Tuesday, September 13, 2011

Flight 2: miticulture


I've long been somewhat aesthetically taken with with mussels and their cultivation, visual as well as gustatory; here's a previous photo post about them.

This went a stage further on looking down at the mussel beds from the air.  We must have been quite lucky with the state of the tide, so that their serried rows hovered visible just below the surface in the aqua- and ultramarine of the bay, their graphic, human-ordered geometry offsetting the random figuring and curves of the rocks and shoreline.

I took a lot of pictures of these, and make no apology for including a lot of them here. 



















 






Studying the satellite imagery of the coast here also, it becomes apparent just how extensive the mussel fields are, miles and miles of inshore waters delicately striated with them. One tends to think that human dominion ends at the edge of the land, that the islands stand in untamed ocean where fishermen and mariners take their chances on the surface, whereas often they are almost joined to the mainland by areas of miticulture, plotted and marked out by human agency, made mysterious in their partial concealment by the rise and fall of the tide.

I've heard though, that shell fish in general and mussels in particular, as well as being good and healthy food are relatively sustainable and ecologically benign in their cultivation, especially compared with rapacious over-exploitation of totally wild fish species or other more toxic forms of fish farming, which I rather hope is true, as not only do I love eating them but find the sight of the mussel beds rather beautiful and fascinating.

8 comments:

marja-leena said...

Yes, they are beautiful, fascinating and almost haunting images. If I'd seen them without explanation, I'd think something more sinister and almost military, not benign. Always learning something new.... thanks, Lucy! Now I'm wondering if our BC west coast, wild as it is, has anything as extensive. Must research...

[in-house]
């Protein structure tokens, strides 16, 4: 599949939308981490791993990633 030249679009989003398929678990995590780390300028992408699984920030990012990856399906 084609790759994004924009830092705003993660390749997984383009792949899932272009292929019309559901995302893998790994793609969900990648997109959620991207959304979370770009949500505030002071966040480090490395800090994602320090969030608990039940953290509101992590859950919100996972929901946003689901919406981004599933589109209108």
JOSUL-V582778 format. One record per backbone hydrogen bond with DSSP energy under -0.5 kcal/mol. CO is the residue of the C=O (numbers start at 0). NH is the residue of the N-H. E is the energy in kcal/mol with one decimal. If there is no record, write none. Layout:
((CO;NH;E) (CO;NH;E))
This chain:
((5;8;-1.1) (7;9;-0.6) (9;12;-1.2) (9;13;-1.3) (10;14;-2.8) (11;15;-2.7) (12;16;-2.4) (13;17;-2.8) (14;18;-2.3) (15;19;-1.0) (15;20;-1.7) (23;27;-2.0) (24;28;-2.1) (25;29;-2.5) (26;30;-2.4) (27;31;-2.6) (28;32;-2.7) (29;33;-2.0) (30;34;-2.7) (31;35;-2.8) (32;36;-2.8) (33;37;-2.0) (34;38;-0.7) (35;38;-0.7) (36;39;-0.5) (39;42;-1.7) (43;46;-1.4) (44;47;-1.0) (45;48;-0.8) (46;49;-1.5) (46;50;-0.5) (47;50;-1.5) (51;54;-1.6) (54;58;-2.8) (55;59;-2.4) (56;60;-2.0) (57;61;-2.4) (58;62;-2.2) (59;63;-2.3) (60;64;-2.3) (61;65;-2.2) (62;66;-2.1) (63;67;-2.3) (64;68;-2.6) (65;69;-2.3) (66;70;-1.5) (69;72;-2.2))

Anonymous said...

These images are haunting and dreamlike. As is the trip itself, come to think of it. I read and look at the photos and marvel at the entirety of it. And then I think, "Only Lucy." Yes, that's the feel of it.
- alison

HKatz said...

Fascinating.

The ships look ghostly in that last one. And I love the geometry (bar codes?) and the way the land masses look like large beasts in the first two photos.

Air, earth and water are all melting into each other, and there's a blurry boundary between living and non-living things.

Barrett Bonden said...

I'm assuming that each bed is separate and that none is duplicated by being photographed from a different angle. If so, this explains another of the mussel's attractions - its cheapness in restaurants. Down on the south coast (I didn't notice any in Perros-Guirec or Paimpol) there are mini-restaurants which appear to specialise only in mussels and offer them, with frites, on an "all you can eat" basis. I fear a dozen mussels does me, but I've seen Mrs BB go on to a second panful after more or less clearing the first one on her own.

Rosie said...

There is a pleasing order about them when seen from on high. I love the big fat orange ones.

Crafty Green Poet said...

amazing photos,

I don't like shellfish though,

I tagged you in a meme, if you want to join in, you can find our more at: http://craftygreenpoet.blogspot.com/2011/09/7-x-7-links.html

Julia said...

I've seen those beds from the shore, but absolutely had no idea how far out they go. That's really fascinating to see!

earlybird said...

Absolutely stunning. I love the way you have seen them through the water and the contrast of the manmade lines against the coast lines.